The Transmissionary Six are a Seattle-based collective, which features the Walkabouts' Terri Moeller on drums and vocals, and ex-Willard Grant Conspiracy member and co-founder, Paul Austin, on guitars. Austin, wearying of life on the road, and burnt out by music industry politics, amicably left the hard-touring Willard Grant Conspiracy in June of 2001, after recording five studio albums and three limited edition live CDs with them. He shortly afterwards moved home from Boston to Seattle, where Moeller, his girlfriend, was already based. The Walkabouts, who have recorded over a dozen studio albums of their own, and the Willard Grant Conspiracy have both toured together and have also made regular guest appearances on each other's records, but it was only in the Autumn of that year that the pair first started writing songs together. Finding that they could work quickly and well together, and naming themselves Tthe ransmissionary Six, they went into Mount Analog, the Seattle studio of Tucker Martine, a producer friend, who has also worked with Beck, to record over the course of three nights that November their eponymous debut album, which they self-released at the start of 2002. The deliberately low-key 'Transmissionary Six' came out in an initial edition of just 1000 copies, but was then re-released with a different sleeve in a slightly larger edition of 2000 copies on the small Portland, Oregon label FILM Guerrero in May of last year. Described by the Transmissionary Six on their website at the time as "a headphones record made by strange shy people for other strange shy people", 'Transmissionary Six' is a brooding, introspective record of melancholic, beautiful tones, which features delicate, reflective guitarwork from Austin, and robust drumwork and eerie, world-weary vocals from Moeller. It was described by one source at the time as "David Lynch music" and a "cloudy dream far West of hope", and also drew the duo comparisions with Hope Sandoval, the Red House Painters and Tindersticks. The Transmissionary Six has since then continued to evolve, and has added into its line-up for both studio and live purposes several new members. It has just released on Return to Sender, an offshoot of the German label and distributor Glitterhouse, a new live album 'Go Fast For Cheap'. This album incorporates together 'De Soto', an album originally released on the French micro-label hinah in June of last year in a limited edition of just 50 copies, alongside several new live tracks. The group will also be playing its first three week tour of Europe in February, taking in dates in Germany,Belgium, Holland, Austria, the Czech Republic and Croatia and Slovenia, but not unfortunately Britain, before coming back to play the West coast of the United States in March. The Transmissionary Six also have a new studio album 'Spooked' due out as well, which will be released again in February on the FILM Guerrero label. Recorded sporadically over a two month period, it has many of the hallmarks of the last record-the thoughtful guitarwork ; the ethereal vocals and a similar cinematic sound-but shows also an increasingly experimental edge. At the time of the release of 'Transmissionary Six' record last year, Pennyblackmusic spoke to Austin on his own about his decision to leave the Willard Grant Conspiracy, and that first album. Back for a second interview, Pennyblackmusic spoke this time in what was a long and involved interview to both Austin and Moeller about the two new recordings and the forthcoming tour. PB : Why did you decide to call the new album 'Spooked' ? TM : To me, the word "spooked" conjures up images of something that has happened and had an impact on a person. It's something that has coloured the present in a way that's irreversible. One time I was walking down an old logging road with a friend. We came to a clearing and hanging from a tree, by a shoelace, was a dead chicken. I was definitely spooked. But on a scale of "spookedness" a dead chicken in a tree only rates about a 3.5. A "10" would have to be my experience growing up around the Green River murders - the largest unsolved serial killing in the US. Many of the women who were killed disappeared less than a mile from where I grew up, and the man they recently used DNA evidence to arrest for the murders lived about 10 blocks away from where I grew up. Now that whole thing was creepy and has definitely spooked me and a lot of people who lived in the area. PB : How does the title 'Spooked' relate to the album ? TM : It ties in with the art work on the album. There is a black and white photo on the sleeve that shows a house against a dark background. It has been taken looking through a mirror. The mirror is reflecting back, so it is kind of a retrospective thing. It looks spooky to me. PB : The last album was largely recorded by just the two of you. This one was far more of a collaborative effort, featuring the talents of various other people including a pedal steel player, and a violinist. Who else was involved in the recording , and what do you think they were able to bring to it ? TM : The first album was recorded by Tucker Martine at his Mount Analog studio in Seattle, and Paul and I played all of the instruments--even the ones we didn't know how to play and the ones we had no business playing. We recorded 'Spooked' with Kevin Suggs in his studio, and Kevin plays some guitar and pedal steel. Anne Marie Ruljancich plays violin and sings backup vocals. Ben Thompson plays percussion and brushes. These three play with us live, and add cool textures and melodies... so we wanted to try to capture that on this second record. Jon Hyde plays wurlitzer on a song. Hopefully, we can talk him into playing live with us. All these people are super creative and contribute parts and a vibe that Paul and I can't get alone. And...sometimes....if you're really nice...they'll record just for pizza. PB : Kevin also plays with the Seattle alt. country band Evangeline, while Anne-Marie has played both live and on record with the Walkabouts and Jesse Sykes and the Hereafter. Who are the other two though ? PA :Ben is a pal here in Seattle. He plays drums in a very speedy rock band called Evil Little Men, and has actually played live with us, along with Kevin, at every single show we've done so far, both in Seattle and out of town. Co-holder of the perfect attendance award. Ben also does most all the graphics of ours that you can see on our web site, and our show flyers and postcards and stuff. He has his own graphic design agency, and that's his day gig, but at night he still does CD and poster art for little indie bands like us. So he's sort of the renaissance man of the collective. Jon is a friend here too... he has his own band and also plays some sessions. He plays just about every instrument you can think of, and has a university degree in classical percussion. He'd play Shostakovich with orchestras and then go plug in his electric guitar and play his own songs in bars. So in a way he's kind of like Ben - both of them are sort of really advanced at what they do, but at the same time they never lost the ability to enjoy simpler, more raw, primal stuff as well which is pretty cool. PB : The last album was recorded with a real "anything goes" attitude. Was 'Spooked' recorded with a similar attitude ? PA : Oh, totally. I mean, why not? We just go from one thing to the next...that first record broke even, so we could afford to make another one. Sharing the music you make is just the best thing in the world. If you aren't in that world of trying for radio play and all, there's no pressure to recreate what you did last time that people seemed to like the best. You just kind of keep going in the same spirit. TM : We did a little more preparation beforehand with this one. There were some songs though where I wasn't able to be there one day, and then I would show up the next day and they would have already have gotten a backing track down that didn't even exist the day before. I would then just write the words for it, and then we would pull things together. There was definitely a looseness to this recording that I liked. PB : What do you think Kevin was able to bring as a producer to the recording ? PA : Well, he's really patient. That helps because we aren't real savvy about recording. When we brought him cassettes made on portable tape recorders, and everything was all hissy and weird, he didn't get bummed out. He went with the spirit of the project. Plus as he plays pedal steel, he can coax some great sounds out of that thing. So since the pedal steel was right there next to the tape machine, the writing and recording wasn't really separated into these two distinct phases. It was kind of one big blur. PB : Much of the new album, therefore, seems to have been created by experimentation and chance. Would that be a fair assessment ? PA : I think so, yep - that element of chance and chaos in the writing and recording process. It doesn't mean a writer is careless or doesn't want to work as hard... sometimes it's a lot more work. But ultimately it keeps things vibrant, a little off-kilter. I hope. PB : 'Big Game Hunter' on the new record , for example, has got a real rumbling sound to it. How did you achieve that ? Is that a sequencer you've got on there ? PA : There was no fancy sequencer... I was just playing my guitar through a delay, and caught it in a loopy sort of squall. It had a really cool grinding sound, like a train engine or something. I didn't know how I got it, so if I turned the amp off or down lower it would be gone since the feedback was driving it. So I left it running, screaming out of the amp, in our apartment for a half hour while I went and got some batteries for my walkman to record it. After that I just copied it until it was about five minutes long and we played over the top of it. PB : 'Jacques Cousteau', another of the songs, has a gale-like whooshing sound on it. How did you get that effect ? PA : The whooshing is a Stylophone going into a microphone that's plugged into a tube overdrive, mixed with feedback from shaking my mandolin around in front of an amp turned super loud. The mandolin... such a gentle instrument... TM : We had Ben come in and play walnuts on one song as well. PB : Walnuts ? TM : Yeah, they were walnuts on a string, and he played them and they added a really cool texture. At the very end of mixing we realised that we needed more percusion on another song. We didn't know what to play, so I started auditioning pans from the kitchen, along with a wire rack for cooling cookies, so those ended up on the album as well. PB : Were there any other similar odd examples of experimentation ? PA : Sure, lots. But hopefully they coexist with the more structured elements, so it isn't "here's the weird stuff" and "here's the more traditional stuff". Although some songs seemed to feel more straightforward, and we didn't muck them up just to be bona-fide indie rock or something. My favourite moment on all of 'Spooked' comes during 'Almost Every Dog' in which Terri is turning the gear on a socket wrench while singing. I love the metal creaking sound on that. PB : Can it sometimes be hard to balance "the weird stuff" with the more structured elements ? PA : If we had a big budget and weeks of studio time, it would be harder. Every creative decision would magnified just because it can be - that's just human nature. but working with limitations can be a good thing. There's no time to second guess everything. You just get a head of steam going. and hopefully what feels instinctively right at the time is going to still feel right later, even though there's a ton of ways to do stuff. y'know. Is that piece of taped dialogue from the radio pretty cool in context of the song, or does it sound like a gimmick? It is hard,yes, but not hard like working with math theorems or digging ditches by the highway for the government. Hard in a good way... it lights up the creative half of your brain. I forget which half that is but you know what I mean. PB : How long did 'Spooked' take to record ? TM : We started it at the end of September, and we finished it at the end of November, but we usually worked on it for only a couple of days a week, and for just a little bit of time here and there. It wasn't like we went in and blocked out a bunch of time and then went in and did it. PB : So it was a lot more piece meal ? TM : In a way ! Yeah ! The cool thing about working that way is if a song still needs something, you can allow time for that something to find you over the course of a few days or a week or, however, long. PB : The original album featured cameo appearances from the likes of Gabriel "Naim" Amor and Marianne Dissard between the songs. Does this album feature similar cameos ? PA : There are a couple of things like that, yep. Nobody you'd recognize as themselves, though, if you know what I mean. PB : You have also got a new live album 'Go Fast Nowhere ' just out on Return to Sender. It consists of tracks from two live sessions. The first session consists of songs from the 'De Soto' album. Where were the other songs, which didn't appear on 'De Soto' recorded ? TM : We recorded those at Kevin's as well. PB : Were you surprised when Return to Sender asked you to put out a live album ? TM : Yeah, definitely. .It was an honour because it is a really cool series, but it was a surprise for sure. PB : You are about to embark on a three week tour of Europe, before coming back to do further shows in the States. Who else will be going on the road with you ? Will it just be the two of you, or are you taking the full live band ? PA : We'll be a trio, and occasionally a quartet as another friend will sit in. But for the most part it will be Terri,myself, and a friend named Maz Morsink, who we've known for years. He has a recording and mastering studio and also works a lot as a live sound engineer - you might have seen him on the recent Thalia Zedek or Willard Grant tours there in the UK. But he's also a really cool guitar player, and is up for the kind of textural drones and waves we're into. It's our power trio lineup I guess. PB : When you left the WGC you were burned out by touring, Paul ? Are you looking forward to going back on the road now ? PA : I was kind of burned out in general, not by any one specific thing. Playing your music for people and seeing new cities and stuff is so cool. It was fun then, and I think it'll be fun now.Maybe I'm back to where I can more fully appreciate how lucky I am to be able to do it. PB : What about you, Terri ? What do you hope to get out of the tour ? TM : To just go and play the songs. I mean I have never toured as a singer, so that will be a pretty good experience I am sure. It will be fun. I am looking forward to touring again with Paul and Maz, and the other guitar player who I haven't met yet. PB : Terri, the Transmissionary Six is your first experience of working as a vocalist. Were you nervous about doing this at first ? TM : Yeah ! It's a lot worse than playing the drums. I used to say that I would never play music if I didn't pick a barrier instrument that kind of shields me from people in a way. It has been a big step for me not having the drum set. It is a good feeling, sitting behind something big and heavy and which makes so much noise. PB : How do you think your singing has developed over the course of the two albums ? TM : I think I am just a little bit more confident, about singing out a little bit more. I guess I am a little less afraid of things and I have a little more of an ear for things I like, rather than things I like but which don't work for me (Laughs). What's been really good about that too is that there has been a lot of dialogue between me and Paul.. PB : How do you divide up songwriting duties ? Is there one person who perhaps contributes more of the lyrics, while another person contributes more in the way of melody ? TM : Paul definitely contributes more in the way of melody, and I probably do more of the lyrics, but the cool thing is that, if I get stuck, he'll come up with a line and it just builds from there. It's fun being able to work on that stuff together. PM : Yeah ! You've now been on the FILM Guerrero label for just under a year. Were you surprised when John Askew, FILM Guerrero's owner, asked if he could distribute the Transmissionary Six ? TM : Yeah, because Paul just sent him the CD because "Naim" was on it. Since then we've become friends with him and his wife, and we've been down to Portland a few times to see them and they've been up here to see us. It's been great. PB : One of the good things about FILM Guerrero is that it has got a real DIY attitude. It leaves bands pretty much to their own devices, encouraging them with help and support when neccesary to see projects though from beginning to end. Do you see that as something which particulary suits T6 ? TM : Yes, absolutely. PB : Is self-management an integral part of the T6 experience ? PA : Geez, I don't think we do enough to even use the term "management"!We don't practice as a band... when we have shows, we invite people to come and play with us. This will be the first real tour we've done and who knows if it'll ever happen again ? PB : Do you do no rehearsing at all ? Does that lead to a lot of improvisation on stage ? PA : Well we play together, but I guess it doesn't feel much like rehearsal because there isn't a list on songs with everyone playing specific parts, and we all bear down and try to execute those parts. We just kind of drift along. There is a lot of improvisation onstage, sure. A lot in every single song. But everyone listens well, and doesn't mind playing really minimally or just laying out for long stretches. Sometimes that doesn't sound like improvisation to people, because when people think of improvisation they think of high energy jazz combos or something, where everyone is wailing and there's all this information for the listener to take in. But if there's five people onstage, and two are playing a fairly dense part and one is barely playing and two more are not playing at all, to me that's still five people improvising. I mean silence is very much a "part" to play also, if it serves the whole at that moment. PB : You originally formed the Transmissionary Six with no expectations and wanted to keep it it at least initially very low key. You self-released 'Transmissionary Six' and didn't plan to release any records through other labels and had no definite plans to tour. You now have four albums out on three different labels, and are about to go to Europe for three weeks. Are you surprised at how much everything has grown and developed ? TM : Yeah, I am really surprised We made the first record just for fun. I never figured that people would be interested and like it. It was something that we did just to amuse ourselves, just so that we could make music and do something that we both loved doing. PA : Well, we made a record, and people liked it, so a year later we recorded another one. We also have the live album out, so it seemed like a good idea to do a short tour. Luckily we got put in touch with an agent that doesn't mind when we say 'only small venues! the smallest you can find!'. Although in a couple of cases, there is one big venue in a city and they wanted us and it was right on the route, and so we said geez,okay. When we're playing a place like that in February, somewhere way too big for us, for a tiny little group of people... well acutally no scratch that, because I'll expect a dozen people and if two dozen show up, that *still* will surprise me. So... yes, I am. PB : Terri, what plans do you have with the Walkabouts in the near future ? TM : I am not entirely sure. We haven't talked about it yet. Chris Eckman (the band's vocalist-Ed) just got married and has been living in Slovenia, so we've all been kind of doing our own thing. I would imagine that we''ll do something else, but I am not really sure when yet. PB : Paul, you have done various things around Seattle on your own, including playing on the soundtrack to accompany two silent films. Do you have anything else planned like that ? PA : I'll lose my job to do the tour, so when I get back I'll need another one right away, and a friend at the Klondike freezing plant offered to put in a good word for me at the factory. That's all that I have immediately planned. PB : Thank you both of you very much for your time ! The photos that accompany this article were taken by Lara Oliver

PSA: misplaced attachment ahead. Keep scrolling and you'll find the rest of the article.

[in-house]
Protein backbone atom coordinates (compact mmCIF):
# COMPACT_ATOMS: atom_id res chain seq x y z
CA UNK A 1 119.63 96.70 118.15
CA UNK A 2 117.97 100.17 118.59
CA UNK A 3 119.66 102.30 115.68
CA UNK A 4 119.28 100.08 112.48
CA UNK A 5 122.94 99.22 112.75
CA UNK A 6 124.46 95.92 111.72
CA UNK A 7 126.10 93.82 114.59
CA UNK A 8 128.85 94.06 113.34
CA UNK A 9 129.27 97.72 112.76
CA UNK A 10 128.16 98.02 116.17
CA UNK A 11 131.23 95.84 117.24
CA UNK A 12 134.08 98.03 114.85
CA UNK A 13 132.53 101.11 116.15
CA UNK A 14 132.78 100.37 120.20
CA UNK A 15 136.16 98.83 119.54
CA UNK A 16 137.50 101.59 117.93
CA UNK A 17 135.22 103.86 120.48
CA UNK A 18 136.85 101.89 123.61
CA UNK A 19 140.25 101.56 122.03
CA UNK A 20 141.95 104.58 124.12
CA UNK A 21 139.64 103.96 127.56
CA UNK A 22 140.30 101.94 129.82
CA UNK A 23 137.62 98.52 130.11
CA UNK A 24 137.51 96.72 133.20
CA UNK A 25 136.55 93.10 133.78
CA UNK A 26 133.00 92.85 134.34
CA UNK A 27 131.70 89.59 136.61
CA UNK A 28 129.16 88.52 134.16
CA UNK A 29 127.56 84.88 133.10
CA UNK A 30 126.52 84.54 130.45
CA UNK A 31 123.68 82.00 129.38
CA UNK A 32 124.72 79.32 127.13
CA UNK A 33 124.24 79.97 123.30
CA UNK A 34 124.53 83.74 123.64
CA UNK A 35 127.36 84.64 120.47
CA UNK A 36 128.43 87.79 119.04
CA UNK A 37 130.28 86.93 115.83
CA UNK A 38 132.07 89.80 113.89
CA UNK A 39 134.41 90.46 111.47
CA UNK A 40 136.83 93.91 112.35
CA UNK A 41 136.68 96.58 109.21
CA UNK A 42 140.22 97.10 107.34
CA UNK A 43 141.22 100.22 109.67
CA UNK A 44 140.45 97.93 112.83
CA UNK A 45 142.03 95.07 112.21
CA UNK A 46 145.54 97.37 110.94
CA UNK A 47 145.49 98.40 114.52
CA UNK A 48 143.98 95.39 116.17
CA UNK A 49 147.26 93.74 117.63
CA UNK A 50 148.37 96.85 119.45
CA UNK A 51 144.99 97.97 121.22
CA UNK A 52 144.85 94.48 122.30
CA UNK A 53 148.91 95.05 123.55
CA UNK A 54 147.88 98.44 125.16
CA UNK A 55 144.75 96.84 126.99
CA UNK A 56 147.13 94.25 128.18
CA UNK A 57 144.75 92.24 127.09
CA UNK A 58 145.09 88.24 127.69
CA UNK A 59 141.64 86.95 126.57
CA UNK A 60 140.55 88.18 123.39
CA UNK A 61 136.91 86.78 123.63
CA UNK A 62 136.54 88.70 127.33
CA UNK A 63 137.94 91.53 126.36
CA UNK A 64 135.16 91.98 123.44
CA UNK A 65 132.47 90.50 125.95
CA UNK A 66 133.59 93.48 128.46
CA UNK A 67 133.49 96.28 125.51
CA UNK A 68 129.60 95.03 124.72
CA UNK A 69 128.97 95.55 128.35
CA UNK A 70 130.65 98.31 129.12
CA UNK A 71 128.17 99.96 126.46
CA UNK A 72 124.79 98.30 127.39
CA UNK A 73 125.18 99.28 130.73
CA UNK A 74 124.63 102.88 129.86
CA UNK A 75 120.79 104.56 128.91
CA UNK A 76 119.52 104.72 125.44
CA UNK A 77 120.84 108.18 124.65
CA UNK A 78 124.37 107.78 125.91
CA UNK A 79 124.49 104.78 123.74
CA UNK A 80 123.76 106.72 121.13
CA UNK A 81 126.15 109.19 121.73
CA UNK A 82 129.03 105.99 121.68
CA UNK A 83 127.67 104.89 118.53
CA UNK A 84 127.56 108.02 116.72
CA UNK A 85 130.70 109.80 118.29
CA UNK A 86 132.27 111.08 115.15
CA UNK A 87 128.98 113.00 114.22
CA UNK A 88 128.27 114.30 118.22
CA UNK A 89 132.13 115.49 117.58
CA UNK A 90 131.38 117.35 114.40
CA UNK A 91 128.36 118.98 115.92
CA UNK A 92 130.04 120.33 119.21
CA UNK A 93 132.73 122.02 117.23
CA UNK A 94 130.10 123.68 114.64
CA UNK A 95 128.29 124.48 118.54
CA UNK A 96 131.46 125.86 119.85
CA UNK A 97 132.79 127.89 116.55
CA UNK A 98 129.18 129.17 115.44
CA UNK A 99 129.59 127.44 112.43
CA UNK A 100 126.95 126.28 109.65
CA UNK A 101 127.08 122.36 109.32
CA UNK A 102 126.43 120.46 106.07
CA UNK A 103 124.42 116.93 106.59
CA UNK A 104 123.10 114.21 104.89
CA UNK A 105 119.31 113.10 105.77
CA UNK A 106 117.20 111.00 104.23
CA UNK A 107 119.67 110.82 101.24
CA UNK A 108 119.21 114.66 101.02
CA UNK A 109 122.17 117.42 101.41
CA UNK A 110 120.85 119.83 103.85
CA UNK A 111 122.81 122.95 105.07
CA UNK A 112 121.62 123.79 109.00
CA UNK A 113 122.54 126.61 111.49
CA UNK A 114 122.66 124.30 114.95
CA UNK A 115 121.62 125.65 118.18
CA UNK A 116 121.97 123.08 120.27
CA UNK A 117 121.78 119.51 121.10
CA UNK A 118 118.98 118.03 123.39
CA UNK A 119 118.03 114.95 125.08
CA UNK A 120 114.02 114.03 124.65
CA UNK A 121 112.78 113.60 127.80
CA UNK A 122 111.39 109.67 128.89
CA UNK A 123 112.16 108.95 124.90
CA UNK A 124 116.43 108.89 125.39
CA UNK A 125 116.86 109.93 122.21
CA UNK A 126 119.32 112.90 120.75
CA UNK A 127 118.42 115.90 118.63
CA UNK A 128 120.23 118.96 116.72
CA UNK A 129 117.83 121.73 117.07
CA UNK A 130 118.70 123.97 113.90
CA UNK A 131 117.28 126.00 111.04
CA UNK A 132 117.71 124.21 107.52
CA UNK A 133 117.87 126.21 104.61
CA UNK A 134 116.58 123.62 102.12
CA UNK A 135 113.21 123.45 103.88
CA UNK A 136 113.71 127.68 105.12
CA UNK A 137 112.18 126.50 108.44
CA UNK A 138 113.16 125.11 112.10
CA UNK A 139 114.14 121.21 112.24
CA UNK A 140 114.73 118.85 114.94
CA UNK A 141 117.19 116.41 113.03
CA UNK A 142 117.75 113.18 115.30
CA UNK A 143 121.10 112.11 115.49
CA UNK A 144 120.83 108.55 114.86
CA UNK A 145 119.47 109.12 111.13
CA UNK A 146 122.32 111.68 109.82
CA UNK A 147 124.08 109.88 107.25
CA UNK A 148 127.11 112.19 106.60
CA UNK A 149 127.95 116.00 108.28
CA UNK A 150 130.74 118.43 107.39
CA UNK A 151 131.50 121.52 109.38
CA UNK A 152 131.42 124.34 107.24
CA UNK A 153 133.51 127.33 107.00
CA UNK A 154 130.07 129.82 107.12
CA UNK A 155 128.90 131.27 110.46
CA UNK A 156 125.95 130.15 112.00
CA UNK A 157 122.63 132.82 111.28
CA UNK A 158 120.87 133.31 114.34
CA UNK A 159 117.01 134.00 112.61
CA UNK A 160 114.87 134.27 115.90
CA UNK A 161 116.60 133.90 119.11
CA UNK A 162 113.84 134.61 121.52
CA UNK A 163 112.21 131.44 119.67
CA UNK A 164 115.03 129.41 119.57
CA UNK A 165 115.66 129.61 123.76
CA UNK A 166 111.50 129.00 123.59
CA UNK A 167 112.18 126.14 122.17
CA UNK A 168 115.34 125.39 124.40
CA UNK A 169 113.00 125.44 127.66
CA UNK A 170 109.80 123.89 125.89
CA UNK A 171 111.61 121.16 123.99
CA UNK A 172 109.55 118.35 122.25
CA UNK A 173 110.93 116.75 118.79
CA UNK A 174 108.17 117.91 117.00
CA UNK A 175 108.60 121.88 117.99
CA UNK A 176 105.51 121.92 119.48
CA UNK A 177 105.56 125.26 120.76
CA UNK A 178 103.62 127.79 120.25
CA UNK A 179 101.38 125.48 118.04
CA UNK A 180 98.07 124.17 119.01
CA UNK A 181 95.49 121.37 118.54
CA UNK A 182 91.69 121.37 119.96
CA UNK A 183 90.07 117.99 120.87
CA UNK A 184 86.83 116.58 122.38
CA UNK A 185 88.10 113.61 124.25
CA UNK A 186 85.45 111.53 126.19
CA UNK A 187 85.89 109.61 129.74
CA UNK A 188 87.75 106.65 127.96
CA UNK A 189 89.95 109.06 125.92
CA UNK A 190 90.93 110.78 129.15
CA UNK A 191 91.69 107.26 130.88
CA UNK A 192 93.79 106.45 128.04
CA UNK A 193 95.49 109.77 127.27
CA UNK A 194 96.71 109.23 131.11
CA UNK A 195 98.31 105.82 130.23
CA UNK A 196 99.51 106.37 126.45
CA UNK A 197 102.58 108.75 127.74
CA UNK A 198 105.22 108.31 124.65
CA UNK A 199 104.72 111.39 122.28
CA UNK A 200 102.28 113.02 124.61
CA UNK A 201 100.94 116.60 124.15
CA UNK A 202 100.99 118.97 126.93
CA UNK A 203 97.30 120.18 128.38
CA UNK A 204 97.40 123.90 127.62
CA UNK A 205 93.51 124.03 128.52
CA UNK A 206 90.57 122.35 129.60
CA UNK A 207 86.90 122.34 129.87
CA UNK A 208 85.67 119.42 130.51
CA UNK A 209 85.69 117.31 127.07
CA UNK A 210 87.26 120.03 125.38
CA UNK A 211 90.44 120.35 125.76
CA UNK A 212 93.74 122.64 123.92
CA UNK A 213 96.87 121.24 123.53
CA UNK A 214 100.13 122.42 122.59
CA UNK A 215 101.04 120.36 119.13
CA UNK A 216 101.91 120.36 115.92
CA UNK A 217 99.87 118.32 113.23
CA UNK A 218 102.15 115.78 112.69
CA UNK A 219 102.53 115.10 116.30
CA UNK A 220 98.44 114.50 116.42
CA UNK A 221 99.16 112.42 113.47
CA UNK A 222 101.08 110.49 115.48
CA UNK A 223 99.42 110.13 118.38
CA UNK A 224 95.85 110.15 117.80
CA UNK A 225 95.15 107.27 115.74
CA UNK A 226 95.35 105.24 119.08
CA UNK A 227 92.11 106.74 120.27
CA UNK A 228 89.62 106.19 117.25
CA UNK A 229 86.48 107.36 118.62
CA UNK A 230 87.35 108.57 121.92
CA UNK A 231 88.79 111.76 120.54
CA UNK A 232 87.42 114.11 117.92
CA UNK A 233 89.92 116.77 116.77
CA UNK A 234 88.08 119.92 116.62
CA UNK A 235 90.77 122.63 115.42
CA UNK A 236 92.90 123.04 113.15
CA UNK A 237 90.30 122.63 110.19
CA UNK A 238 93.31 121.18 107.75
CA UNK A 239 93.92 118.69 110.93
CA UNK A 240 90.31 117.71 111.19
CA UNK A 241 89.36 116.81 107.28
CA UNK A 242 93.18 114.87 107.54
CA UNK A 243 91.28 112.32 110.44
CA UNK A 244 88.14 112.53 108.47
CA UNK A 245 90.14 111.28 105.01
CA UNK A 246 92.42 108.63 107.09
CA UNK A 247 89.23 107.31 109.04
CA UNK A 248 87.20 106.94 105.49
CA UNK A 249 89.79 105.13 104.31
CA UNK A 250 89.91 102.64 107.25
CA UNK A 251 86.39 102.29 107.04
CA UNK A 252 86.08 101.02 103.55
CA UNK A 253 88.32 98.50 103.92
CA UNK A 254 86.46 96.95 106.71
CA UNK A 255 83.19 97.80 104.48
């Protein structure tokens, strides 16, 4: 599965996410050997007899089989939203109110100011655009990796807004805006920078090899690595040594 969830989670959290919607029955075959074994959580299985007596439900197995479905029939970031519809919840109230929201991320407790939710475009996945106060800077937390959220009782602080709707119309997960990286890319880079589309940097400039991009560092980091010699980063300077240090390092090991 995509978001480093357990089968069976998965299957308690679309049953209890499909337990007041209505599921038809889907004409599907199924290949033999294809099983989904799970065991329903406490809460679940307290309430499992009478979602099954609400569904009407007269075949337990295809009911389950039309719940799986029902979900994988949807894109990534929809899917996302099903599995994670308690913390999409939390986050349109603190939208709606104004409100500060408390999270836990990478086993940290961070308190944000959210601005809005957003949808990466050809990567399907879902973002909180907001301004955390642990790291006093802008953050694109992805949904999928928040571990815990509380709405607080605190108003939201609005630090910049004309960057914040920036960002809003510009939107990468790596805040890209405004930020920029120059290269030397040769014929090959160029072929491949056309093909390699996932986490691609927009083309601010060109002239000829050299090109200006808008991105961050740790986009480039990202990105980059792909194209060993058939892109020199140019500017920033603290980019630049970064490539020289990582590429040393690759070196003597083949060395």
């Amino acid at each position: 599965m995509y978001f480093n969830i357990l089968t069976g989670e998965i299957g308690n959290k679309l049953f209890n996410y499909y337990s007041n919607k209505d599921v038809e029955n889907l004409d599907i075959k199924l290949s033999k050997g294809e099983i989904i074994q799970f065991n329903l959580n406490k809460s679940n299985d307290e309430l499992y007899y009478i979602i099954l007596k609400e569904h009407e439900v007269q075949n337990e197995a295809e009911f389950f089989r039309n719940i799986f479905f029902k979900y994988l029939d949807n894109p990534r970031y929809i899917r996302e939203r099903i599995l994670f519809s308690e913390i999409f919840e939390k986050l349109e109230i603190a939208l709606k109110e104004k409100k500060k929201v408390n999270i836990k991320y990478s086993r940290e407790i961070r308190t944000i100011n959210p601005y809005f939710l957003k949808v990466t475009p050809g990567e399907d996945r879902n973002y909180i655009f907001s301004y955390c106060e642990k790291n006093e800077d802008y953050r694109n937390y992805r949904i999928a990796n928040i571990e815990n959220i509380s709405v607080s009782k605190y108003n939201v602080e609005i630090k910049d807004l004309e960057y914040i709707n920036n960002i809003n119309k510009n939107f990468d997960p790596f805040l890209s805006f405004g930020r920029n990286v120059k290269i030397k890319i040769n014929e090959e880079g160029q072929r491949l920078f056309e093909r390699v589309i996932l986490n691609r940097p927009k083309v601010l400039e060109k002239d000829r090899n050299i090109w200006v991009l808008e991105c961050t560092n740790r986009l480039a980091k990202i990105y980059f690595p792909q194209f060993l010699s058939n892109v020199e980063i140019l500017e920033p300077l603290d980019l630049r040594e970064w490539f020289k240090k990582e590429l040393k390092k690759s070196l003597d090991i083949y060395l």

Picture Gallery:-